This is meant as a kind of social-practice gesture—or even as a rallying cry: “Will Brown will withdraw profits above the initial investment and direct them into a student or faculty project,” the press release says. “This gesture reflects Will Brown’s conviction that collective, creative action affords the greatest odds for art education to adapt and endure.”
This assumes that there will be profits. Ethereum has been on the opposite of a tear lately. It could well be that, instead of helping the good students and faculty of SFAI, Will Brown will have effectively torched a pile of money in front of their faces.
“This gesture reflects our concern for the management and stability of an iconic institution at a particularly challenging moment in its history,” Will Brown writes. They compare the gesture to SFAI’s 1986 sale of Eadweard Muybridge works in order to fund itself—but that comparison is way, way too flattering.
Muybridge’s works were 100 years old at the time of their sale and firmly ensconced as foundational works in photo history. Ethereum, on the other hand… well, I don’t see much difference between framing the act of investing in Ethereum as a “collective action” and feeding your money into a slot machine, pulling the lever, and calling it the return of May ’68.
The slot machine idea might actually be better. At least there the rules are relatively simple to grasp.
True, the money at stake here is small change—but that’s also why I’m bringing it up. It reflects how the hype is penetrating to places where not just the stupid-rich are going to get hurt. My question is: Is it really a good idea to explicitly present crypto-investing as a solution for cash-strapped art-school denizens?
Because students actually are being lured by crypto’s get-rich hype. Here’s what one student told Vice last year in an article called “I Invested All My Spending Money in Ethereum (And So Did My Friends),” almost exactly mirroring the pitch for the Will Brown project:
Young Americans live in a society that fosters endless ambition, but student debt, rising rent costs, and wages that haven’t significantly grown in decades all make for a relatively bleak financial outlook. Who knows what my ethereum investment will look like in five years. It might balloon into the seed money I need for a brazen startup venture. Or it could be just another one of my stupid ideas. I’m not sure, but I guess we’ll see.
I can’t think of a more despairing symbol of the warped incentives and broken state of the society we live in than that statement. Or rather, I couldn’t, until I read…
Exhibit C: John McAfee Is Launching an Art Residency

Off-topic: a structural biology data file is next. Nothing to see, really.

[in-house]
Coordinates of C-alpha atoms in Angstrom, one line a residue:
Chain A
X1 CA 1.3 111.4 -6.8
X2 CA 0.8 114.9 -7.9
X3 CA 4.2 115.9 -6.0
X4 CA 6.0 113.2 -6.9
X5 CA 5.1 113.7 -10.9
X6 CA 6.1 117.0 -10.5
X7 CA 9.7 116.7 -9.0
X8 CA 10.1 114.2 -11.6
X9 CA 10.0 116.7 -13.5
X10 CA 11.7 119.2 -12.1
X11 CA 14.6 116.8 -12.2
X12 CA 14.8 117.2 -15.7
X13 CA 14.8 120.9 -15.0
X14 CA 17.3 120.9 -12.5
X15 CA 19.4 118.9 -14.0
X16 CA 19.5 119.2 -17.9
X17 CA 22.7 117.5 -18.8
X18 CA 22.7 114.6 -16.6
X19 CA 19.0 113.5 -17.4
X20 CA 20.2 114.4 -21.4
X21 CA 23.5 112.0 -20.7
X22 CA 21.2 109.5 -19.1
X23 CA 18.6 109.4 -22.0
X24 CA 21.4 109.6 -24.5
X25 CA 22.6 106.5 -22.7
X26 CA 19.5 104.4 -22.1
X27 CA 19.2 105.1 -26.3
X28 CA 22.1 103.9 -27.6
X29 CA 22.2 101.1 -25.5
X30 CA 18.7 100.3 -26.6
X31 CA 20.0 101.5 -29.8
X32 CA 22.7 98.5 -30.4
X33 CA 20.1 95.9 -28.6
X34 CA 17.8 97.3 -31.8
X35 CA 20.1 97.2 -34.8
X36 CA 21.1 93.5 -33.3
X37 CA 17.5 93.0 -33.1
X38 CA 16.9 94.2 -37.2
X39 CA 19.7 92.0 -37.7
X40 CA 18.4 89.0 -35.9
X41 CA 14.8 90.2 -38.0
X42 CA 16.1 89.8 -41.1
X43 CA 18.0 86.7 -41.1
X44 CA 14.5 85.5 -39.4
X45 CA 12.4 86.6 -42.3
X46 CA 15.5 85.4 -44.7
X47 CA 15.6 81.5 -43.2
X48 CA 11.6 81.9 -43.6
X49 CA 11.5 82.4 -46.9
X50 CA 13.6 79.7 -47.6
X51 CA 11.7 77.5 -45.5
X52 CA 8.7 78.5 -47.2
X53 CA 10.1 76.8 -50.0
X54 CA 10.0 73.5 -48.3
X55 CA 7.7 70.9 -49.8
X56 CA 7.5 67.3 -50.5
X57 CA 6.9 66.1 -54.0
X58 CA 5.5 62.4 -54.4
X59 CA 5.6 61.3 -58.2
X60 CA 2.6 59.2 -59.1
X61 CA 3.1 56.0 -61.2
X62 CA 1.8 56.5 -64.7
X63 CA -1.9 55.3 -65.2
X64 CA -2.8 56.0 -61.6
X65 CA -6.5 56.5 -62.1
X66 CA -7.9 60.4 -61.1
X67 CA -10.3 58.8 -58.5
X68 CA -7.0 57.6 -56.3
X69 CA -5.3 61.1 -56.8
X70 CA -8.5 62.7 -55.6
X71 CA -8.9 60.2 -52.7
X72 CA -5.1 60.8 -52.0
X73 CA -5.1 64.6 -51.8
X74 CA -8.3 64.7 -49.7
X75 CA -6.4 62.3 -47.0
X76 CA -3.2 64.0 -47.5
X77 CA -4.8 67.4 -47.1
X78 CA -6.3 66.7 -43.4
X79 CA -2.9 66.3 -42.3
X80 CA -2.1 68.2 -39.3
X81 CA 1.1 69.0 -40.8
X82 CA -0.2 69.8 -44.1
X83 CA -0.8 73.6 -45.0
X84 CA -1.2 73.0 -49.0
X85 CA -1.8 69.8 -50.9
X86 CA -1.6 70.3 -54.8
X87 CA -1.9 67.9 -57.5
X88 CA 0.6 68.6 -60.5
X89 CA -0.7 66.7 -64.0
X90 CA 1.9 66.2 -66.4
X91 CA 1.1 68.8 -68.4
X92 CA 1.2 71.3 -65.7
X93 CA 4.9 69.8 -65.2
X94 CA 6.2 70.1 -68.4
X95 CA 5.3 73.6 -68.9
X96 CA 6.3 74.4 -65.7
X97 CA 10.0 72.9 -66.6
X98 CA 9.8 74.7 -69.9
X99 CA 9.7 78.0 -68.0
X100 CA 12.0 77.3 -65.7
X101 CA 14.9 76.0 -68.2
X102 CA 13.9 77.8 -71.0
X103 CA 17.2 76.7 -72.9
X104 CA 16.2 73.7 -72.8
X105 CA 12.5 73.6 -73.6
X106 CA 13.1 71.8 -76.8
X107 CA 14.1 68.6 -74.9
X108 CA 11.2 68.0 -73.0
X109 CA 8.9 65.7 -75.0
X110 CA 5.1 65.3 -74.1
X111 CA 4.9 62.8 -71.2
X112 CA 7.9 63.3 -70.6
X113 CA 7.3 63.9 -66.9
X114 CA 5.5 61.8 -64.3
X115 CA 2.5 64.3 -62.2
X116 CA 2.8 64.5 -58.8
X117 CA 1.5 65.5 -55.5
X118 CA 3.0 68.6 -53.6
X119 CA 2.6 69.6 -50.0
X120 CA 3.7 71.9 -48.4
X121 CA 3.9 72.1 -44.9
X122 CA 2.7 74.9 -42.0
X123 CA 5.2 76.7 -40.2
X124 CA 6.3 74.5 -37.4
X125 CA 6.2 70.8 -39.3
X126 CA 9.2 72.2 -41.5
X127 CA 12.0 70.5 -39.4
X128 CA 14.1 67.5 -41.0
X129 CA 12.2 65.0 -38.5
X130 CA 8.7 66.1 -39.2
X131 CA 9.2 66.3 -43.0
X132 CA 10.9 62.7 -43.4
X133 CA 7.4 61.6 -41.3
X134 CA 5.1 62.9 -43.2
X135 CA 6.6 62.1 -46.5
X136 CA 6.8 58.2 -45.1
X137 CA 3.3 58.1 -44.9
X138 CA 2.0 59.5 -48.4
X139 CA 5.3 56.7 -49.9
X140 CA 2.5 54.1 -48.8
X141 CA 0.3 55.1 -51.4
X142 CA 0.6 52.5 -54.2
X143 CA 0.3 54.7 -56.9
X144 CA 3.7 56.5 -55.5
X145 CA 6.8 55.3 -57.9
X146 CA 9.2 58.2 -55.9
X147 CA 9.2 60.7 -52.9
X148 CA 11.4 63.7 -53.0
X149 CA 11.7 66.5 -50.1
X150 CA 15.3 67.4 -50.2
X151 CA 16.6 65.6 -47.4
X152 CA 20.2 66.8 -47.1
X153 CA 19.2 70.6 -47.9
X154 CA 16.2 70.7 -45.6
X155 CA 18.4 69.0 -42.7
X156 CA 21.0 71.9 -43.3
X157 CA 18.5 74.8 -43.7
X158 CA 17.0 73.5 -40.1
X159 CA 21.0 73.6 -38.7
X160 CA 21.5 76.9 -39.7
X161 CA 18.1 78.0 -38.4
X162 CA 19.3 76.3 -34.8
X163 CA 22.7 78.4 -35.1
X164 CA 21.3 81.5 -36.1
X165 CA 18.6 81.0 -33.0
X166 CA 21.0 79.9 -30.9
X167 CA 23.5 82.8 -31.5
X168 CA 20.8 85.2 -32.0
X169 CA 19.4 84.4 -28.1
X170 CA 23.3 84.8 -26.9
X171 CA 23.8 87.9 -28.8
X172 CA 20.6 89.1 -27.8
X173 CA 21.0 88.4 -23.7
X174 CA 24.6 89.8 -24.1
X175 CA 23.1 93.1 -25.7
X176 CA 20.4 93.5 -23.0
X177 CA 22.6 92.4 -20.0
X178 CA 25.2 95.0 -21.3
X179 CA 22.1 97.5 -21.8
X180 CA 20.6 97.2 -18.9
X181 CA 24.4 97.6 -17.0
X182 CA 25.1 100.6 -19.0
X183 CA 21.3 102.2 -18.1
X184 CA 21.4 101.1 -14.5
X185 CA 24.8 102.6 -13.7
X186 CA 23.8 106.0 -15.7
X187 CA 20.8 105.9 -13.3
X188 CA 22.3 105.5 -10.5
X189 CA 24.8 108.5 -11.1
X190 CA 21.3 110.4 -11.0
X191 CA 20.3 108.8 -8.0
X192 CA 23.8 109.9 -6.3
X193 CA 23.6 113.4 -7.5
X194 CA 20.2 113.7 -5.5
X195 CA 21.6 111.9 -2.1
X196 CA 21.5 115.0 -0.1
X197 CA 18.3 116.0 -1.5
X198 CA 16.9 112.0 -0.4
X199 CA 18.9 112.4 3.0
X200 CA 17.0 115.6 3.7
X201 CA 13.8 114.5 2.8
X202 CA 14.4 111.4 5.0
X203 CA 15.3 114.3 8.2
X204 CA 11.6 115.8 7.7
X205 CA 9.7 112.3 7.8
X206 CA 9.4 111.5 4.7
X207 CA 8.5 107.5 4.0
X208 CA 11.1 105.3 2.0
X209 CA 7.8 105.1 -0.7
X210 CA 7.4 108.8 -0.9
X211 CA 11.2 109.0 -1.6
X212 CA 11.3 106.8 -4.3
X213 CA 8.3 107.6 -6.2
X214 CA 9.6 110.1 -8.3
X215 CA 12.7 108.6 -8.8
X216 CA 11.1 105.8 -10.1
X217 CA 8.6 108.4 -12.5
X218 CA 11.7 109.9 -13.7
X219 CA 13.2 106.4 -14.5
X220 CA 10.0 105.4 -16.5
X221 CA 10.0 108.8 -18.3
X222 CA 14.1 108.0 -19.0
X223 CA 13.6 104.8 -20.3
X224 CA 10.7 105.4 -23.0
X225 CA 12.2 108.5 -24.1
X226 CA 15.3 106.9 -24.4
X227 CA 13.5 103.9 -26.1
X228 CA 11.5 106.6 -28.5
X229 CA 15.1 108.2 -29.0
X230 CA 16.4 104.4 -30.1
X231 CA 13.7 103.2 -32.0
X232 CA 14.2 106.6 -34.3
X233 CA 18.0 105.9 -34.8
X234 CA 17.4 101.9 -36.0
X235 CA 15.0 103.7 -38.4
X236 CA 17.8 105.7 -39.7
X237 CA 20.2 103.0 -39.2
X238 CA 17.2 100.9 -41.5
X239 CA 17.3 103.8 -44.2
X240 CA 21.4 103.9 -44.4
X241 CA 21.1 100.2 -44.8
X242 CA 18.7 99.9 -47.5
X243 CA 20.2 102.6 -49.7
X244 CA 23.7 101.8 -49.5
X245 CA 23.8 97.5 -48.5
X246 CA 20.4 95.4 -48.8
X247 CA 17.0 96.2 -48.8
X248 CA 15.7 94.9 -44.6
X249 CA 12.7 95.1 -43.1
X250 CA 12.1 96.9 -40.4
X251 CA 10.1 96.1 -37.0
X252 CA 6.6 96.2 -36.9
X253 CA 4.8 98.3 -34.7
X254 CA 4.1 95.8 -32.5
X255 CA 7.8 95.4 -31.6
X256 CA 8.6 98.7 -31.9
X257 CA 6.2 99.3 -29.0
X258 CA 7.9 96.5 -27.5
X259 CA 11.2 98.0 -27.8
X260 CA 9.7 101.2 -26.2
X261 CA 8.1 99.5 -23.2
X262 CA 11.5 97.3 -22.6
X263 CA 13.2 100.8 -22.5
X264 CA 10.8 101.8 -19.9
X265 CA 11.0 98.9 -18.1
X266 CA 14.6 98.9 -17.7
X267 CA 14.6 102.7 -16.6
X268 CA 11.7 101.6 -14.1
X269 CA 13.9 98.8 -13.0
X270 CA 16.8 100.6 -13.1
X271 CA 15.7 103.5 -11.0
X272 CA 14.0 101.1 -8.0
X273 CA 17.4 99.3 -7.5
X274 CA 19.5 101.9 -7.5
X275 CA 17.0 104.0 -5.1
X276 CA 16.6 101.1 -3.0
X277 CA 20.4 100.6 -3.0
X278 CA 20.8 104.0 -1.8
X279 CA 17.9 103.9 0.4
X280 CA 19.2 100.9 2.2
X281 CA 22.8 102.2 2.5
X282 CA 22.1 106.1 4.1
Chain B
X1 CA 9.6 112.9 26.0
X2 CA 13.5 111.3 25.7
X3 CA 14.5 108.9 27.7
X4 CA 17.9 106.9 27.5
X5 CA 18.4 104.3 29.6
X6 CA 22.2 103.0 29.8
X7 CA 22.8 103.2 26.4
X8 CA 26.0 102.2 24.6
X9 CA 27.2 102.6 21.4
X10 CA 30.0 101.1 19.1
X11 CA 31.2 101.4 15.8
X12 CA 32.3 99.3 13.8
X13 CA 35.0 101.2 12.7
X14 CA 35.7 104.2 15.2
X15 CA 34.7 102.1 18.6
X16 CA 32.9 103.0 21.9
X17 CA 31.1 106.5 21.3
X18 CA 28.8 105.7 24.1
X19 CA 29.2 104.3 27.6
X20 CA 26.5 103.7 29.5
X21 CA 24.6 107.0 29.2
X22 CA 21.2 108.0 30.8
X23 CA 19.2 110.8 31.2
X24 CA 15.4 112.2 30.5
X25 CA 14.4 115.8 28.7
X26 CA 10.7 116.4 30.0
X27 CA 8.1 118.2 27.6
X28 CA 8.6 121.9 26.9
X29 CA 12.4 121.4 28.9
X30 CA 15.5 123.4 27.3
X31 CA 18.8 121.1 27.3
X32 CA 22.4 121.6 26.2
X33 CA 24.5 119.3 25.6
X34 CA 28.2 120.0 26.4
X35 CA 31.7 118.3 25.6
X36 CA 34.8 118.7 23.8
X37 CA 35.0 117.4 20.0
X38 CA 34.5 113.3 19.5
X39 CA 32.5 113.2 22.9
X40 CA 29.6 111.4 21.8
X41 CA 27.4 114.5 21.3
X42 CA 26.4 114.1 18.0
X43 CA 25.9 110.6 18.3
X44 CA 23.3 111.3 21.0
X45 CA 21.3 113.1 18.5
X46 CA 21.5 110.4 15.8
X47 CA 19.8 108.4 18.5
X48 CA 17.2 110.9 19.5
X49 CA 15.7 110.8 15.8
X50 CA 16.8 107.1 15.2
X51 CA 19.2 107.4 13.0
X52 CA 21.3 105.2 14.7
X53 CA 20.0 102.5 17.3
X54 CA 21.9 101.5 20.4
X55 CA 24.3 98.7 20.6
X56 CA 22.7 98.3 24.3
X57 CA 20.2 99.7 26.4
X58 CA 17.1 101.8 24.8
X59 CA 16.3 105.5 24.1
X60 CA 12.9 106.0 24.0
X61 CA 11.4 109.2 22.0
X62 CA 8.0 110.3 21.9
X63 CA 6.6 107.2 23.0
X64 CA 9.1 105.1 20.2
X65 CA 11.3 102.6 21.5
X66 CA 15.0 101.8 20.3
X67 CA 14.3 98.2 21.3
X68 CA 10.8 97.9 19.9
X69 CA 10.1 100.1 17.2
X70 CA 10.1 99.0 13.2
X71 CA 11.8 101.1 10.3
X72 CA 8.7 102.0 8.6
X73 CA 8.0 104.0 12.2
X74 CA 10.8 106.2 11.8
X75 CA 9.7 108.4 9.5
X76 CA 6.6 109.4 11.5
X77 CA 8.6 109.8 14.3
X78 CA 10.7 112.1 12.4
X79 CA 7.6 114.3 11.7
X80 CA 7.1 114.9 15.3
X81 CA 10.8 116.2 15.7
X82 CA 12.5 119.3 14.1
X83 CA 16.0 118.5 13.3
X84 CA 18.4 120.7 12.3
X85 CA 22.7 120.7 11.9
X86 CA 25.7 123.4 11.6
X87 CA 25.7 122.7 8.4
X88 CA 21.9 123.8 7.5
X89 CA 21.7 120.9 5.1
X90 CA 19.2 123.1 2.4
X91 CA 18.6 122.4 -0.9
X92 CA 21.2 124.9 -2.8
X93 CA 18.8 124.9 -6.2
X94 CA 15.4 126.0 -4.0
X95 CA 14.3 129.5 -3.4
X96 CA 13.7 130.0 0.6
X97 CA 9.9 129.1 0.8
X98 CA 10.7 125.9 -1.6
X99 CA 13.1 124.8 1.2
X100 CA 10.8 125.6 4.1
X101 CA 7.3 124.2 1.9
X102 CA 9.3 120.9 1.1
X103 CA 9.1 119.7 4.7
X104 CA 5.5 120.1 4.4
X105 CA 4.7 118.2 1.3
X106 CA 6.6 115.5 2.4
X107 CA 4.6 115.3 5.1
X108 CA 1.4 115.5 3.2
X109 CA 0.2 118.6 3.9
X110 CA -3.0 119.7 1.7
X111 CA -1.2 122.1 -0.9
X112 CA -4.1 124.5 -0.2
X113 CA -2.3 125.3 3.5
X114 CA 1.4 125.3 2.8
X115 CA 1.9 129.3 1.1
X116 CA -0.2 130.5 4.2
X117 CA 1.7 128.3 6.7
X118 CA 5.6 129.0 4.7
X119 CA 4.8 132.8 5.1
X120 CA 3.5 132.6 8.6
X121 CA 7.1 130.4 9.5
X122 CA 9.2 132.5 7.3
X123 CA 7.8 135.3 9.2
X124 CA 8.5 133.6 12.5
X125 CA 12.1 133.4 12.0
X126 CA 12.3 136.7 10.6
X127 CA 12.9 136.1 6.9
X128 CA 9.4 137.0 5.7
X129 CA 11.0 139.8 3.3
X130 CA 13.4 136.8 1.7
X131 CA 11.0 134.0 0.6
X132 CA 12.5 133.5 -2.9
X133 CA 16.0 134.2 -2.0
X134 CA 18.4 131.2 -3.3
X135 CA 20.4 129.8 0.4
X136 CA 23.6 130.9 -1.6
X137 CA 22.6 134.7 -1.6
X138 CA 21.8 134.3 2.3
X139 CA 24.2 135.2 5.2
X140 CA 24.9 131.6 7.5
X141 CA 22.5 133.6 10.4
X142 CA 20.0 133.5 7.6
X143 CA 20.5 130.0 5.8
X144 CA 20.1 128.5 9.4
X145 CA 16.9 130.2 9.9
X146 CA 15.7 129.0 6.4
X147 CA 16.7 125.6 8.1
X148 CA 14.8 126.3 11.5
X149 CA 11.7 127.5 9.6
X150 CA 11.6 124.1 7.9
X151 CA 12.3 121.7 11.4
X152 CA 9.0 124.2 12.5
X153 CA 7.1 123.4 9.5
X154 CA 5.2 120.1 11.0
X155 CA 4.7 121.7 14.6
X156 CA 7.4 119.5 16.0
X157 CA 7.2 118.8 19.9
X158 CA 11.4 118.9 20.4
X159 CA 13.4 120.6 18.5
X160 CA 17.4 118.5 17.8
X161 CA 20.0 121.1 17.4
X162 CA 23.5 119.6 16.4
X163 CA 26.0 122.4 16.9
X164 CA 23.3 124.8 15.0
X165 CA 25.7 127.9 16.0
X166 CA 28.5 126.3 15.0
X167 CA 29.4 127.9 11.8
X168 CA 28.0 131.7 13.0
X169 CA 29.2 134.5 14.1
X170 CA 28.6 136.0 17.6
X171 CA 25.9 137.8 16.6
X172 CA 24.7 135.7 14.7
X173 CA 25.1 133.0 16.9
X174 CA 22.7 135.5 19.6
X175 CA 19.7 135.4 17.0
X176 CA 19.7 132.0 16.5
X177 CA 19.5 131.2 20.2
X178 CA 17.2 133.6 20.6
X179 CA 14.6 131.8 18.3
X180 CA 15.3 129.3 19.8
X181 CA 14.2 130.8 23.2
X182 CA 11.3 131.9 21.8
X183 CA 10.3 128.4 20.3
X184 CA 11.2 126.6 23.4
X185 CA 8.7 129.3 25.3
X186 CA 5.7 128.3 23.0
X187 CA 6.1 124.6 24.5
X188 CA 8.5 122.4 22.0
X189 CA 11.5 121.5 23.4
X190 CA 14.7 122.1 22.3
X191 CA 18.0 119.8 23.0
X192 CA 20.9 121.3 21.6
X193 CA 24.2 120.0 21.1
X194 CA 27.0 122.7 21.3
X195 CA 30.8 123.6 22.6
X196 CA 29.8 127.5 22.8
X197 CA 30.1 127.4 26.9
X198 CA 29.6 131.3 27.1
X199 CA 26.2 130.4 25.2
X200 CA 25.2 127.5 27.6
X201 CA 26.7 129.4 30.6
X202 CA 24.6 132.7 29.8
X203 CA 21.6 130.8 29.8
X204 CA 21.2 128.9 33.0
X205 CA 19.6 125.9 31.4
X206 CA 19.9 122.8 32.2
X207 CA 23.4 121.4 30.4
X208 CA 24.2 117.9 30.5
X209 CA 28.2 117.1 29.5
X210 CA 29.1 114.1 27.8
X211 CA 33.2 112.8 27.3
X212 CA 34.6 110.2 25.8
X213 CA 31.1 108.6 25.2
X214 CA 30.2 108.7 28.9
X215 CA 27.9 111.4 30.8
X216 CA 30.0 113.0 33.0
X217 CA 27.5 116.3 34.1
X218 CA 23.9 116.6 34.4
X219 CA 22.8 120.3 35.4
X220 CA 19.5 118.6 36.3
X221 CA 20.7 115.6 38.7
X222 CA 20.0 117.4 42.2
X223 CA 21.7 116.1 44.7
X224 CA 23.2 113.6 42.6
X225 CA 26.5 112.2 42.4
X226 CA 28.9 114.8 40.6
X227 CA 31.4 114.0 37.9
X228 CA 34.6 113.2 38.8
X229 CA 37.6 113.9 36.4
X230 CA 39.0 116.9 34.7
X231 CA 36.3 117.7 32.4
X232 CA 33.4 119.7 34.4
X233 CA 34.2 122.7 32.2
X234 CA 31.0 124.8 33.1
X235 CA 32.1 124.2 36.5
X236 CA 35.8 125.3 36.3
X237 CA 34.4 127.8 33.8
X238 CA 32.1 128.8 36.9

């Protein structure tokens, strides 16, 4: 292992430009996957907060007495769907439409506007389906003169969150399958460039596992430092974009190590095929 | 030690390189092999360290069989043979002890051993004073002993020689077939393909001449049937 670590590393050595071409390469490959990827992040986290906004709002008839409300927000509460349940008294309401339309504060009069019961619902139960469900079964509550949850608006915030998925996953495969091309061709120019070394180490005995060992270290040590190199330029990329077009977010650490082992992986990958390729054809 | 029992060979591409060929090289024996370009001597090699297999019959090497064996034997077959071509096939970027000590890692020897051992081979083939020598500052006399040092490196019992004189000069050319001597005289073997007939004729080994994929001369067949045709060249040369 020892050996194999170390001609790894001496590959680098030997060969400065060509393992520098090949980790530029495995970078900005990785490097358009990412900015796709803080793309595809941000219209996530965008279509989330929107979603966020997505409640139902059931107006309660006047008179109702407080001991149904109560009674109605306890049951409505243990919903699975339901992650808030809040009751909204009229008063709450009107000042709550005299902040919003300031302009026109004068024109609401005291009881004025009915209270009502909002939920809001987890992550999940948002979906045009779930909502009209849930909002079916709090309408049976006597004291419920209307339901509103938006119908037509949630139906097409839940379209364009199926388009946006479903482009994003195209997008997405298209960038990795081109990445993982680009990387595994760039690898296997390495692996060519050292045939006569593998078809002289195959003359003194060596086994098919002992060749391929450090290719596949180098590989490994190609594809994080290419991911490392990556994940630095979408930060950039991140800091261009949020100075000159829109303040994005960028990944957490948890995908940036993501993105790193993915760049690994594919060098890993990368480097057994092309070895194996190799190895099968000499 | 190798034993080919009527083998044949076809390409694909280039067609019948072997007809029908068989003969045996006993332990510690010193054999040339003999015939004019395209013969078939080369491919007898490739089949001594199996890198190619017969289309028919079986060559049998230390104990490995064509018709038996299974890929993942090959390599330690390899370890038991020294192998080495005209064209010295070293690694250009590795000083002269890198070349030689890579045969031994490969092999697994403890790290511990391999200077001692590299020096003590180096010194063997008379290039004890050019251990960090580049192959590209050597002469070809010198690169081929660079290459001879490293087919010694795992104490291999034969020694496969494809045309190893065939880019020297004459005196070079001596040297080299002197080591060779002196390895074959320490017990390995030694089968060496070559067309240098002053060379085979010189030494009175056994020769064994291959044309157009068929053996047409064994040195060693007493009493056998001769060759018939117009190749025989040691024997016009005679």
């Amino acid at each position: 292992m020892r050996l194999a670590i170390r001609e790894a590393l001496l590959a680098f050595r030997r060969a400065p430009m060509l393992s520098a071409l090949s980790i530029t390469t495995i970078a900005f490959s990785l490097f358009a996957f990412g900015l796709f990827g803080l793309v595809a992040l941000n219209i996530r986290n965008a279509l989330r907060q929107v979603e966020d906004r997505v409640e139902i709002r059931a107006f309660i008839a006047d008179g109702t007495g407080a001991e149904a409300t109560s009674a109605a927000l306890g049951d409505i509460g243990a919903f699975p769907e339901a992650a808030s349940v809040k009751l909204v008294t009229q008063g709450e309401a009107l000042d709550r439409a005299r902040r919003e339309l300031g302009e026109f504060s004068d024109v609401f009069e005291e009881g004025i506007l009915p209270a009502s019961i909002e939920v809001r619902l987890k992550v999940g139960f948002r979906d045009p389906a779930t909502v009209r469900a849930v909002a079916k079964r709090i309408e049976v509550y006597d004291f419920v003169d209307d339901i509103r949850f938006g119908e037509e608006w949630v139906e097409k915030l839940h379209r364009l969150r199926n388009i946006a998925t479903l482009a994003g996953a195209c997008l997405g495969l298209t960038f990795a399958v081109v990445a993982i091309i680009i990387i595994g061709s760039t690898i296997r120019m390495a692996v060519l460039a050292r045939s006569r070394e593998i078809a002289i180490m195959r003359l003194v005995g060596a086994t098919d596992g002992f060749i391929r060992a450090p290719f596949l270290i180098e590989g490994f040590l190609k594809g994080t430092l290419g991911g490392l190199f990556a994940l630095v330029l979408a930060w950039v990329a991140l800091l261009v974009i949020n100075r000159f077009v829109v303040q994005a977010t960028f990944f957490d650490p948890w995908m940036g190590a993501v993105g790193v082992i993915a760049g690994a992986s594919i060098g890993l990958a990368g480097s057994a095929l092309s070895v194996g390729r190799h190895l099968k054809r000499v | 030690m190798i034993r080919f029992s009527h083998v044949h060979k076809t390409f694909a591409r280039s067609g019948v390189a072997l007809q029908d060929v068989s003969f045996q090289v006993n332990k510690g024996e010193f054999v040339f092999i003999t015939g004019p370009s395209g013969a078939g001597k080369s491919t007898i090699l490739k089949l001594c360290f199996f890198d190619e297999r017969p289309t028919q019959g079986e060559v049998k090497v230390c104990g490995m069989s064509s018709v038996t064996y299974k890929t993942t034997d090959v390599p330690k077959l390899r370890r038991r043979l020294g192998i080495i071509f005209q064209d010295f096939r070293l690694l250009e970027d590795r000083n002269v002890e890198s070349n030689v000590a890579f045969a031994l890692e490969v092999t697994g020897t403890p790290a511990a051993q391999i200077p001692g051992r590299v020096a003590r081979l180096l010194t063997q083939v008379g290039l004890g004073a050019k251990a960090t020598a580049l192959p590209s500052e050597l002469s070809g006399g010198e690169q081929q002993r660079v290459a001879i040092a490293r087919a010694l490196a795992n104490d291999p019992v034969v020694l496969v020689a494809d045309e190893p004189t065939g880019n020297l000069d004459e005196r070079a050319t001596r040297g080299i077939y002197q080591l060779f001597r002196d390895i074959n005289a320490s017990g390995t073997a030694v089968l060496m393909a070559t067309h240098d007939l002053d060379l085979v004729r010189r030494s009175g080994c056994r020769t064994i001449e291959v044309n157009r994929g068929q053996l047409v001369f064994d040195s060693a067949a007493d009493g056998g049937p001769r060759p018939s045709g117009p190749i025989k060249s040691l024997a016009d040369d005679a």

Here’s @officialmcafee’s Tweet:
This incredible opportunity is open to artists working in all media, though it will focus thematically on “revealing the Crypto Space through art.”
I mean, what to say here? You can’t make this stuff up. McAfee, if you do not know, may be synonymous with anti-virus software, but lately he has reinvented himself as a hyperbolic champion of all things crypto.
And if you wonder why he had to “reinvent” himself, well, go ahead and check out Nanette Burstein’s documentary Gringo: The Dangerous Life of John McAfee on Showtime (or Netflix) before you apply for that “Crypto Art Program.”
Burstein digs into allegations that, while building his own Colonel Kurtz-esque empire in Belize after the financial crisis, McAfee degenerated into paranoia, hiring gang members, terrorizing (and possibly worse) a biologist who worked for him, and allegedly having a neighbor tortured and assassinated.
Now, who knows what really happened. McAfee has engaged in some vigorous attempts to debunk the film. A number of the witnesses from Belize have recanted their statements. Burstein, in turn, claims that McAfee has paid them to do so. Showtime stands behind the film. So you be the judge.
As for me, you couldn’t pay me to spent a month at the McAfee Crypto Art Program. Which is funny, because he is not even paying.
Reporting on the residency, Glasstire flags a follow-up communique, in which, challenged that he should provide a stipend for his artist-in-residence, McAfee replies with characteristic übermensch brio:
You are wrong, my friend. History proves that the reverse is true in all of the arts. Art created for free is, universally, superior to paid commissions. The statue of David, every painting of Van Gogh, the entire body of work from heironimous [sic] Bosch, M.C. Escher et. al. All free.
For the record, Florence’s Guild of Wool Merchants paid Michelangelo 400 florins to create the David—but that’s probably overthinking things.
If some conceptual artist were to concoct a satirical media stunt whose lesson was supposed to be “the crypto-art space is for dupes or scoundrels—so watch out,” it would be less perfectly illustrative than this real-life bit of news.
Look, the underlying technology, whatever cryptocurrency’s fluctuations, is probably here to stay. Interesting art or art-ish things will spring from it. Maybe. It’s just that our particular society is set up so that no progress is ever made without inflicting the maximum amount of waste and damage.
The promise of cryptocurrency is supposed to be some kind of libertarian decentralization and a new level of error-proof accuracy in online transactions. Ironic, then, that in practice its scene has proven a haven for fast-talking megalomaniacs to build kingdoms and for wild post-truth hype to flourish.
Given everything you know about art, which of the two halves of this equation do you think really explain the particular fascination for cryptocurrency, beneath it all? You can’t be critical enough.